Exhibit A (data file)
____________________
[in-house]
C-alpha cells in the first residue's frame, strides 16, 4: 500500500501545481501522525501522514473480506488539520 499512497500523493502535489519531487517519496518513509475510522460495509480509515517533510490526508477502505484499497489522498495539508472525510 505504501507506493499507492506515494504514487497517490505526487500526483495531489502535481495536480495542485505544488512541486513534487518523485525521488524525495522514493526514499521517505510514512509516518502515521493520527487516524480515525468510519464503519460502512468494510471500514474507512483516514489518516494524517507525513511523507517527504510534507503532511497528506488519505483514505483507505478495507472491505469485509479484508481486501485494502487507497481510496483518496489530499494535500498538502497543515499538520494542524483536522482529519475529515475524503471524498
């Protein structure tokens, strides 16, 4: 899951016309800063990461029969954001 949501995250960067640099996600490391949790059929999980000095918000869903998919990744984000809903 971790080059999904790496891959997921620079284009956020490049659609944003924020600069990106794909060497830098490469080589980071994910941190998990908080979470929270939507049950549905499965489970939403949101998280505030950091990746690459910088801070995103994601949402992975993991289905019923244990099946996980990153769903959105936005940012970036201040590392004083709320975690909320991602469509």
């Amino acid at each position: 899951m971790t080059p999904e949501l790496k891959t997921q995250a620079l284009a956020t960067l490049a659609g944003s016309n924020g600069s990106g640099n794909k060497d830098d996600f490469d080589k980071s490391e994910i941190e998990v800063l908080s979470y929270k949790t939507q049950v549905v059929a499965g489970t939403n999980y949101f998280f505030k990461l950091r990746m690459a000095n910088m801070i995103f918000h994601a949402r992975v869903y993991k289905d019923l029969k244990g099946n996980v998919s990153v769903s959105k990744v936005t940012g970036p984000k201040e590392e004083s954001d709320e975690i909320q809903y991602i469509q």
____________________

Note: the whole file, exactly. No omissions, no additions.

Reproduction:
[in-house]
C-alpha cells in the first residue's frame, strides 16, 4: 500500500501545481501522525501522514473480506488539520 499512497500523493502535489519531487517519496518513509475510522460495509480509515517533510490526508477502505484499497489522498495539508472525510 505504501507506493499507492506515494504514487497517490505526487500526483495531489502535481495536480495542485505544488512541486513534487518523485525521488524525495522514493526514499521517505510514512509516518502515521493520527487516524480515525468510519464503519460502512468494510471500514474507512483516514489518516494524517507525513511523507517527504510534507503532511497528506488519505483514505483507505478495507472491505469485509479484508481486501485494502487507497481510496483518496489530499494535500498538502497543515499538520494542524483536522482529519475529515475524503471524498
């Protein structure tokens, strides 16, 4: 899951016309800063990461029969954001 949501995250960067640099996600490391949790059929999980000095918000869903998919990744984000809903 971790080059999904790496891959997921620079284009956020490049659609944003924020600069990106794909060497830098490469080589980071994910941190998990908080979470929270939507049950549905499965489970939403949101998280505030950091990746690459910088801070995103994601949402992975993991289905019923244990099946996980990153769903959105936005940012970036201040590392004083709320975690909320991602469509």
């Amino acid at each position: 899951m971790t080059p999904e949501l790496k891959t997921q995250a620079l284009a956020t960067l490049a659609g944003s016309n924020g600069s990106g640099n794909k060497d830098d996600f490469d080589k980071s490391e994910i941190e998990v800063l908080s979470y929270k949790t939507q049950v549905v059929a499965g489970t939403n999980y949101f998280f505030k990461l950091r990746m690459a000095n910088m801070i995103f918000h994601a949402r992975v869903y993991k289905d019923l029969k244990g099946n996980v998919s990153v769903s959105k990744v936005t940012g970036p984000k201040e590392e004083s954001d709320e975690i909320q809903y991602i469509q």